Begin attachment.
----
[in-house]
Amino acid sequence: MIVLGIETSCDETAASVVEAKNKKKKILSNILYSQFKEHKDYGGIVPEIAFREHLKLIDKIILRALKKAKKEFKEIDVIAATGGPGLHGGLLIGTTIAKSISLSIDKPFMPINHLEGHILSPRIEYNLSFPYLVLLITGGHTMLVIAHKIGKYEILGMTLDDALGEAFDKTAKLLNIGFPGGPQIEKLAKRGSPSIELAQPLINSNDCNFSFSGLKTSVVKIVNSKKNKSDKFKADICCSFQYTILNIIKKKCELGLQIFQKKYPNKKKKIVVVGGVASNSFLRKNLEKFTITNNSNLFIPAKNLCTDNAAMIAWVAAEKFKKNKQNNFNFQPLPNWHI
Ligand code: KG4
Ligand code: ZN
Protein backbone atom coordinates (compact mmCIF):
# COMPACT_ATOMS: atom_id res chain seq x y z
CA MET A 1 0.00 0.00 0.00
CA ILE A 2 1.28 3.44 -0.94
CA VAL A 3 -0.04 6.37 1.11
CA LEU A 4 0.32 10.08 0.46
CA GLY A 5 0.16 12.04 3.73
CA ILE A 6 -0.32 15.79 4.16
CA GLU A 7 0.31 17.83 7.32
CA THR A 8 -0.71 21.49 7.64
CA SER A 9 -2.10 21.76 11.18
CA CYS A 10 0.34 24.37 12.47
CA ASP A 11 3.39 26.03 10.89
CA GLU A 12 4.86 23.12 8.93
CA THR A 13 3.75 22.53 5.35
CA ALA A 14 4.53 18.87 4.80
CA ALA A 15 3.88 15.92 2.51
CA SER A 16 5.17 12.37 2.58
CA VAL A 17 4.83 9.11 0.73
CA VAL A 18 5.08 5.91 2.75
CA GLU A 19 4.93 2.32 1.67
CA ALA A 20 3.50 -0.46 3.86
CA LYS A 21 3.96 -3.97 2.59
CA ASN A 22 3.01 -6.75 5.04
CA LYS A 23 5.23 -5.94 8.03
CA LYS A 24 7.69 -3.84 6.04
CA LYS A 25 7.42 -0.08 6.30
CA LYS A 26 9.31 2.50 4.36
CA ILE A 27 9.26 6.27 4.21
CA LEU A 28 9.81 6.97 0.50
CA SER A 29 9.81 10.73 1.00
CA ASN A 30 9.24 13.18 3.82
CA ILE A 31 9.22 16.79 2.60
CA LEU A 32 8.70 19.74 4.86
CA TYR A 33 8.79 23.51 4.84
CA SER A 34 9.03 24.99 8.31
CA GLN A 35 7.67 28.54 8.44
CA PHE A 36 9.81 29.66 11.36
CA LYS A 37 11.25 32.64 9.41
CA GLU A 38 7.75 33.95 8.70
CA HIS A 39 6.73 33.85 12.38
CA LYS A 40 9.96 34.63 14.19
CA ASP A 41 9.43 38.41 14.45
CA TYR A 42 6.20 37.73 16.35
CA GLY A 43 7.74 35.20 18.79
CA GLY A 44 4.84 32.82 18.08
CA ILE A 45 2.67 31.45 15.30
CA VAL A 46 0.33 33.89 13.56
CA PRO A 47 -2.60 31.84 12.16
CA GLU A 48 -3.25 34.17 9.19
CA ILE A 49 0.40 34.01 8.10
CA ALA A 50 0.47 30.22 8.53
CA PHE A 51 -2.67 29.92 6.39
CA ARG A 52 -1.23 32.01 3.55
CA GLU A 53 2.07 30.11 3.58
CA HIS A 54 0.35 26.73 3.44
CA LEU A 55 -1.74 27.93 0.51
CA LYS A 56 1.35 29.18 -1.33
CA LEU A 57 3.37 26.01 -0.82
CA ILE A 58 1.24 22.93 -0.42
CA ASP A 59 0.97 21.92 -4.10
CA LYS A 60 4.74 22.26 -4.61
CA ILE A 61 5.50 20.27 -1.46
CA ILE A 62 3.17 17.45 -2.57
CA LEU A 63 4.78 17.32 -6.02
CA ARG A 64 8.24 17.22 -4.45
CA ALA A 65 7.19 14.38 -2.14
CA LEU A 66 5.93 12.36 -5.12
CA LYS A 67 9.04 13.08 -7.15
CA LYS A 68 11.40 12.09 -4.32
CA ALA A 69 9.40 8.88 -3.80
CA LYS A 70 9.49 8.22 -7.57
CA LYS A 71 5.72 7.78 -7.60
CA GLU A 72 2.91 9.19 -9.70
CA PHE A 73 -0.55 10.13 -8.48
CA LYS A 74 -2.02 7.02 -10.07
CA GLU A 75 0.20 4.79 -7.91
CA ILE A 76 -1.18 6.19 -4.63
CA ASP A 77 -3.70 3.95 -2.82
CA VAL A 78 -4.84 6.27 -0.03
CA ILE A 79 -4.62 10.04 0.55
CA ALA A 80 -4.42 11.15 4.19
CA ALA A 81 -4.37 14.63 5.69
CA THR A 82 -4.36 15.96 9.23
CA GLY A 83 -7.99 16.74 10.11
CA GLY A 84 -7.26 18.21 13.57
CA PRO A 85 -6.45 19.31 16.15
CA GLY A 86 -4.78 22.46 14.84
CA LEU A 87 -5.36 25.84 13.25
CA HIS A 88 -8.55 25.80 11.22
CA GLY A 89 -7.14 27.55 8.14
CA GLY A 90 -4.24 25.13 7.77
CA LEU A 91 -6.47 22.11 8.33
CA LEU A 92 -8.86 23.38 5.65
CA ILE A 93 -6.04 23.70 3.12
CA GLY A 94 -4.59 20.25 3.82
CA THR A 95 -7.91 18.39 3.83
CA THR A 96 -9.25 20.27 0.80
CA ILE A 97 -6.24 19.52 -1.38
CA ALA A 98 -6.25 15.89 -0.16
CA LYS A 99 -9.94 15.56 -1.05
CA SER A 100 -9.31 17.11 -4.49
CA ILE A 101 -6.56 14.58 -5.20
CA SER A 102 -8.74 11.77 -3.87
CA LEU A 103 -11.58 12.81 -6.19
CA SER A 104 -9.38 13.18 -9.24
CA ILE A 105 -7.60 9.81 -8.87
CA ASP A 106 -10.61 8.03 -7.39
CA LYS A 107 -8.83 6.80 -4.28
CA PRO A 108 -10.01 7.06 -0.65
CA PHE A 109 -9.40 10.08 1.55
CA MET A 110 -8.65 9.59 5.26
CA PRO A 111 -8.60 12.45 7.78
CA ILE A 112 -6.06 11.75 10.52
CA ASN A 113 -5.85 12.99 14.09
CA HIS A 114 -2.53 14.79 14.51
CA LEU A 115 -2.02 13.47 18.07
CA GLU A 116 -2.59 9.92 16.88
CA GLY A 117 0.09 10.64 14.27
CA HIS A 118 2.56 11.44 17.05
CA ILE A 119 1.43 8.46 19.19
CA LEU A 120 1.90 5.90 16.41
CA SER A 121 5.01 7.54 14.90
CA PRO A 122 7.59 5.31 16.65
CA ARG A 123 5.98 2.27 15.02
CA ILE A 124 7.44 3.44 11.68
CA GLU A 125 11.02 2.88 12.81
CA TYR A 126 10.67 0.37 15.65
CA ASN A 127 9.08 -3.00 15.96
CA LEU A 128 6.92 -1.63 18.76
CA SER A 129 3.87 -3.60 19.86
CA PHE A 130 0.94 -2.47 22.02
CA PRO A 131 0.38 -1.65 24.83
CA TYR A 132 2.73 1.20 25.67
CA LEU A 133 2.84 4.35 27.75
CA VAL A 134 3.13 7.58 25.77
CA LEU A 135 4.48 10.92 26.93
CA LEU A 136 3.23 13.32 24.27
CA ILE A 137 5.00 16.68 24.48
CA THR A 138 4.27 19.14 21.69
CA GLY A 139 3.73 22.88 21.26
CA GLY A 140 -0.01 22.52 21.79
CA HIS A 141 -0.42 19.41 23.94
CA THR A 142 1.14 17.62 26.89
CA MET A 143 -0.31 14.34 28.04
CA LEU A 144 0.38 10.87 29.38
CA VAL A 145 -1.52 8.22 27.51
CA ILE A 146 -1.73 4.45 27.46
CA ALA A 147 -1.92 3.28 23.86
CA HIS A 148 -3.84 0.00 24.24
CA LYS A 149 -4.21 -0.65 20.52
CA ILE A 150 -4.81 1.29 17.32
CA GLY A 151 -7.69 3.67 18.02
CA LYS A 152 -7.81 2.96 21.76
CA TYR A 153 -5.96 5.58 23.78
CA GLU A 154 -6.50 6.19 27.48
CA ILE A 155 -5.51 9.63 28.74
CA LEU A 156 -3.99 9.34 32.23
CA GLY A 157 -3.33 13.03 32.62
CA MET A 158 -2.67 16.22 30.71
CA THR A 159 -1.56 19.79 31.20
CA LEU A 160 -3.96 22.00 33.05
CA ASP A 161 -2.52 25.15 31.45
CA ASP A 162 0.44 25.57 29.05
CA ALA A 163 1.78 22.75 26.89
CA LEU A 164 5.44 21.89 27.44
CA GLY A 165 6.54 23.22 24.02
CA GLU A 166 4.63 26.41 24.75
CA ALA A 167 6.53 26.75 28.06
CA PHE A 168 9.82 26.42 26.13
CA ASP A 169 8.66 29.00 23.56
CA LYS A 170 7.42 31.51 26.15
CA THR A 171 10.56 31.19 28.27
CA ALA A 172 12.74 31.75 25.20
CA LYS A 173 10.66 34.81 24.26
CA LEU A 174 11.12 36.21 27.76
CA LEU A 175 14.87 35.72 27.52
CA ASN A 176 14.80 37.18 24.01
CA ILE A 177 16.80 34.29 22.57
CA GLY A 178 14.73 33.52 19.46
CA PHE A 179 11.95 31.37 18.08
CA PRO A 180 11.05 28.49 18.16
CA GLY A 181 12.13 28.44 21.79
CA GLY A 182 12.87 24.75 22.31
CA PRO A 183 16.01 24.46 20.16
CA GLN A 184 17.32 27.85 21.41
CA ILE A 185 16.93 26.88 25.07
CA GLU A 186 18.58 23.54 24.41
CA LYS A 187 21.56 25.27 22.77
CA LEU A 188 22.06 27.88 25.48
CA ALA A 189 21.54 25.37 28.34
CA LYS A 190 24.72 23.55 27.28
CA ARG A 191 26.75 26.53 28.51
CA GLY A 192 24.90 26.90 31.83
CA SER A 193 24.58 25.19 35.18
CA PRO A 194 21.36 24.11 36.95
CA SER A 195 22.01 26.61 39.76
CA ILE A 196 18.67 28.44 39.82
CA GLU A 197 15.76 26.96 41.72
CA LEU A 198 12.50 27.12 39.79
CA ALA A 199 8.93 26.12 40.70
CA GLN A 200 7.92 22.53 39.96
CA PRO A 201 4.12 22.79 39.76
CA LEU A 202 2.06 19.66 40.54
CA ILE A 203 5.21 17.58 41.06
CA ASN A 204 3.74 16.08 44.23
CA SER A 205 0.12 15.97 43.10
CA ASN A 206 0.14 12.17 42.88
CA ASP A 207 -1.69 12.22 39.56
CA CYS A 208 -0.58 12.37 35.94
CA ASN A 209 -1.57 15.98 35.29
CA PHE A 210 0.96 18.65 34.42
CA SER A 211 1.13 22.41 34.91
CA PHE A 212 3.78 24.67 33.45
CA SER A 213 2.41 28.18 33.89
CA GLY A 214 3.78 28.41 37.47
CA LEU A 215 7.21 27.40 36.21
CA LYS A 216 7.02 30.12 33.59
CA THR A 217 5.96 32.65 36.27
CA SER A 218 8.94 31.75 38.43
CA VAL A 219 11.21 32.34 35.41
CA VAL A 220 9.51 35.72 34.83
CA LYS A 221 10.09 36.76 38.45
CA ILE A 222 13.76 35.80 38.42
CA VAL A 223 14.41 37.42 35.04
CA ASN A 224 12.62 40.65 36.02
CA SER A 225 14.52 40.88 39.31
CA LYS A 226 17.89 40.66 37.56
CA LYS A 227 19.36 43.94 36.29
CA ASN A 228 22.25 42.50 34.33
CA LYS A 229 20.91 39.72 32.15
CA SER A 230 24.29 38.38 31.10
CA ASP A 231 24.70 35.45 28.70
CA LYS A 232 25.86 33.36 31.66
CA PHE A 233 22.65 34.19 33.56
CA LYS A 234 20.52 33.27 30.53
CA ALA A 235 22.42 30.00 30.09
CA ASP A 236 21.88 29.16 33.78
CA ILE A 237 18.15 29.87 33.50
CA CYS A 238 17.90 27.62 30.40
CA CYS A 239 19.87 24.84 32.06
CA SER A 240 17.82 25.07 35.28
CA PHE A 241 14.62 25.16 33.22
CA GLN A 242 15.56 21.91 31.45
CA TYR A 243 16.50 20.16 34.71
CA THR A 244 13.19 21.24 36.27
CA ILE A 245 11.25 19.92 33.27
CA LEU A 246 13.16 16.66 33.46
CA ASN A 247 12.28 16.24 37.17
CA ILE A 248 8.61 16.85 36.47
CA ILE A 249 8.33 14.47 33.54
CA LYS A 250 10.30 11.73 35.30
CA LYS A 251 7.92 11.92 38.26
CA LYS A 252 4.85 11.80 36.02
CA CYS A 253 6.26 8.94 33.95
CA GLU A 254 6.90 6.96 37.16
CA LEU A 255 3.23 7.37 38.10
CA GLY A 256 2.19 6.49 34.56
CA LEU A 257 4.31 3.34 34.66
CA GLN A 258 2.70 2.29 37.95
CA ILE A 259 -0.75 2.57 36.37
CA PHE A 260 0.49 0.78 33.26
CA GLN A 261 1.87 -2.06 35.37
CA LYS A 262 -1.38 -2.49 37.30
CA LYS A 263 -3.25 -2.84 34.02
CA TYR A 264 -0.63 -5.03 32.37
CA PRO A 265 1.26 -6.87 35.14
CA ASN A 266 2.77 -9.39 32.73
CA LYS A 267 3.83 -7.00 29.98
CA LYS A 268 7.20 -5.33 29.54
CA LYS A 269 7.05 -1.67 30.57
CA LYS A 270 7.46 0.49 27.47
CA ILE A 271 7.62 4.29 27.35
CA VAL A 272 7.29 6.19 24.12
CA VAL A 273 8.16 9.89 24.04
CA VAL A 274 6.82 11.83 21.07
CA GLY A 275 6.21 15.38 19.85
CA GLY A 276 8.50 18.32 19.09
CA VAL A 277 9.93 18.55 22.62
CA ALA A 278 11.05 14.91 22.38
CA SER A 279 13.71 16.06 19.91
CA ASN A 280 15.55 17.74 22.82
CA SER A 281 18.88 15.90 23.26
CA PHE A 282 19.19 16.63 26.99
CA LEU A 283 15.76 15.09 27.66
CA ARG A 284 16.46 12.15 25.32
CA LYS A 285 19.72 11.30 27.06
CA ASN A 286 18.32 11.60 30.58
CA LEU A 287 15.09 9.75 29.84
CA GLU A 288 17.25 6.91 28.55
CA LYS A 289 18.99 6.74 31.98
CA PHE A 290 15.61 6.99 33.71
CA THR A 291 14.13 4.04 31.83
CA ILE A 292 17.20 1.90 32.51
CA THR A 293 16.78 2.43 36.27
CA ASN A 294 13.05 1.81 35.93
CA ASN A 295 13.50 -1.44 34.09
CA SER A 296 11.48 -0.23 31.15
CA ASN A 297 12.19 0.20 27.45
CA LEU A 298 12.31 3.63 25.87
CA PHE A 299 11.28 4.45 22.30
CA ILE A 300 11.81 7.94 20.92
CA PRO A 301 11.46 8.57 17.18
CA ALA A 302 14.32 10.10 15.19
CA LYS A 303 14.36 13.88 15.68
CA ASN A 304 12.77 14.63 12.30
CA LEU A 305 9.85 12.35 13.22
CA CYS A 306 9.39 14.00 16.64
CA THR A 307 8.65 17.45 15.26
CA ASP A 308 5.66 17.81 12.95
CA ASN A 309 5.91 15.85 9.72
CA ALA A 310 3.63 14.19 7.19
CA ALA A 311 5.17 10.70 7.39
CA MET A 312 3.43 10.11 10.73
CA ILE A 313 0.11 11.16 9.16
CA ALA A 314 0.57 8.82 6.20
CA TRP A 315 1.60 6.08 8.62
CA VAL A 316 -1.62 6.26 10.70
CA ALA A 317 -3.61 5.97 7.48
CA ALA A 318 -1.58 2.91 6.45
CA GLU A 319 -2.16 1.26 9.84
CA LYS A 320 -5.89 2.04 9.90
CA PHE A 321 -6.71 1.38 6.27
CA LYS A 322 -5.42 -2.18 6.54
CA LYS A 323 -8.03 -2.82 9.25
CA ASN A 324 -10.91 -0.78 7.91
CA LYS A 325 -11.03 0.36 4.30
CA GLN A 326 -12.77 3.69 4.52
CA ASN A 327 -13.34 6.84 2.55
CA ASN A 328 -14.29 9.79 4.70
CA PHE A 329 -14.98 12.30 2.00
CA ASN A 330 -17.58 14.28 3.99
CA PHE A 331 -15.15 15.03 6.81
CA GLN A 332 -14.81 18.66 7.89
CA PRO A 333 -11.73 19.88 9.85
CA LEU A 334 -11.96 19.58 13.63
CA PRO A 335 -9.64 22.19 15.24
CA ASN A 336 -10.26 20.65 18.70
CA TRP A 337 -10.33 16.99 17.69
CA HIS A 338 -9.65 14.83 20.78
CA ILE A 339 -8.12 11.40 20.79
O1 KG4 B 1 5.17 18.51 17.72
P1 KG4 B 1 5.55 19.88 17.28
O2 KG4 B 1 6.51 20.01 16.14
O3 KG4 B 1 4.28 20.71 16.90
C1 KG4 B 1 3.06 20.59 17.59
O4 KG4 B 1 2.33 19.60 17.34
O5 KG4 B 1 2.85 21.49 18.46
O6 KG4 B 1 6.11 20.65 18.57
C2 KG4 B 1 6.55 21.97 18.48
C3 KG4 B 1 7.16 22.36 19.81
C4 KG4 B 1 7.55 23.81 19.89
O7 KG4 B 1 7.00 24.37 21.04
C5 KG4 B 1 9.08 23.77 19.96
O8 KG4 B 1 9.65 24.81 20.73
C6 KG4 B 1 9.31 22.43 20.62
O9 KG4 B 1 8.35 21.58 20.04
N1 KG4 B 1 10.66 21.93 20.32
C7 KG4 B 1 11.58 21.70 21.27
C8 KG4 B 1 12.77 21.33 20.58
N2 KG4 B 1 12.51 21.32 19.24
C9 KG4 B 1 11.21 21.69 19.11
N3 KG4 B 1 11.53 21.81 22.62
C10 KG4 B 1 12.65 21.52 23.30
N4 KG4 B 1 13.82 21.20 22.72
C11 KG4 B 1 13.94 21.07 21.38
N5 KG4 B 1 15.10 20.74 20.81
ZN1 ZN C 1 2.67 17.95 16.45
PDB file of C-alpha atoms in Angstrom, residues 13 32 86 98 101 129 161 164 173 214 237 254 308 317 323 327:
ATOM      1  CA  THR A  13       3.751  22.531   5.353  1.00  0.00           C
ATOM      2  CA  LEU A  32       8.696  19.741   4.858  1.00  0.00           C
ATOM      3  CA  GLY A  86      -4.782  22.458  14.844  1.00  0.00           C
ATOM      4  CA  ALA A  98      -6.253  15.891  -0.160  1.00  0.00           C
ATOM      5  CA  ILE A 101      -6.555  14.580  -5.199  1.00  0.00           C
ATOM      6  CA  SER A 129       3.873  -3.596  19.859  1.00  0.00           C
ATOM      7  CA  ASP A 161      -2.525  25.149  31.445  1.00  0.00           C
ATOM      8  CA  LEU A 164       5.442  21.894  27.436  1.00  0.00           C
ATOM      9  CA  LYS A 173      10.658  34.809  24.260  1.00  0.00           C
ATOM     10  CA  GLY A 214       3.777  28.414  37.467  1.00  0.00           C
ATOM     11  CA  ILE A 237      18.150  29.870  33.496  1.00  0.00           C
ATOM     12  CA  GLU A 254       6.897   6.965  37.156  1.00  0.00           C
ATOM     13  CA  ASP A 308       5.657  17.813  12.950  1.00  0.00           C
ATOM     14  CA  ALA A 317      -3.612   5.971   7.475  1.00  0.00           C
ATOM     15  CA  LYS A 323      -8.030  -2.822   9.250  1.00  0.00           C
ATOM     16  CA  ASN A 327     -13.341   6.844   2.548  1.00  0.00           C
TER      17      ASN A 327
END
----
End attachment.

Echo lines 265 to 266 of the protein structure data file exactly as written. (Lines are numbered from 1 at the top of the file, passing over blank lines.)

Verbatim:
CA ILE A 259 -0.75 2.57 36.37
CA PHE A 260 0.49 0.78 33.26